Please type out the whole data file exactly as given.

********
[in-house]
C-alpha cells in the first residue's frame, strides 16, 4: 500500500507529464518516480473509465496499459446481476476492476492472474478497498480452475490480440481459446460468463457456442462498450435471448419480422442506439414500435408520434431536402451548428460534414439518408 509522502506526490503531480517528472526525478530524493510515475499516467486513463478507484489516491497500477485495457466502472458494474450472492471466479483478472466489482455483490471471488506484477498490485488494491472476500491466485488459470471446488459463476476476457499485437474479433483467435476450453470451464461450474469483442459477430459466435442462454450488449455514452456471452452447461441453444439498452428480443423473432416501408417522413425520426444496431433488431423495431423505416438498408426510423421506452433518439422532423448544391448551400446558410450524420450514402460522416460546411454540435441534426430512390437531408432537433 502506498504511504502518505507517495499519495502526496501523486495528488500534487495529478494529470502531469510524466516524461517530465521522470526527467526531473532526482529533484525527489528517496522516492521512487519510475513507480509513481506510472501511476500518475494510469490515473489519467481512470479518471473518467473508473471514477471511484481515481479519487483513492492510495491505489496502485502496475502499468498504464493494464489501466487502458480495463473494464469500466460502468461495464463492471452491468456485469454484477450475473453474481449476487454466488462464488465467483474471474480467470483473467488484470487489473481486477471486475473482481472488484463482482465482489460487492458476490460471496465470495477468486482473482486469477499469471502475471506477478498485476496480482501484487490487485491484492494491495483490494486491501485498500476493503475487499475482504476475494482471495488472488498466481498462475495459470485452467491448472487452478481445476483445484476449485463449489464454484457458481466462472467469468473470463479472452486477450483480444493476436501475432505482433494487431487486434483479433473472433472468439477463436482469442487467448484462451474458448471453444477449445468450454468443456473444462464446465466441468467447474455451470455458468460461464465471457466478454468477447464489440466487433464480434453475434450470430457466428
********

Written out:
[in-house]
C-alpha cells in the first residue's frame, strides 16, 4: 500500500507529464518516480473509465496499459446481476476492476492472474478497498480452475490480440481459446460468463457456442462498450435471448419480422442506439414500435408520434431536402451548428460534414439518408 509522502506526490503531480517528472526525478530524493510515475499516467486513463478507484489516491497500477485495457466502472458494474450472492471466479483478472466489482455483490471471488506484477498490485488494491472476500491466485488459470471446488459463476476476457499485437474479433483467435476450453470451464461450474469483442459477430459466435442462454450488449455514452456471452452447461441453444439498452428480443423473432416501408417522413425520426444496431433488431423495431423505416438498408426510423421506452433518439422532423448544391448551400446558410450524420450514402460522416460546411454540435441534426430512390437531408432537433 502506498504511504502518505507517495499519495502526496501523486495528488500534487495529478494529470502531469510524466516524461517530465521522470526527467526531473532526482529533484525527489528517496522516492521512487519510475513507480509513481506510472501511476500518475494510469490515473489519467481512470479518471473518467473508473471514477471511484481515481479519487483513492492510495491505489496502485502496475502499468498504464493494464489501466487502458480495463473494464469500466460502468461495464463492471452491468456485469454484477450475473453474481449476487454466488462464488465467483474471474480467470483473467488484470487489473481486477471486475473482481472488484463482482465482489460487492458476490460471496465470495477468486482473482486469477499469471502475471506477478498485476496480482501484487490487485491484492494491495483490494486491501485498500476493503475487499475482504476475494482471495488472488498466481498462475495459470485452467491448472487452478481445476483445484476449485463449489464454484457458481466462472467469468473470463479472452486477450483480444493476436501475432505482433494487431487486434483479433473472433472468439477463436482469442487467448484462451474458448471453444477449445468450454468443456473444462464446465466441468467447474455451470455458468460461464465471457466478454468477447464489440466487433464480434453475434450470430457466428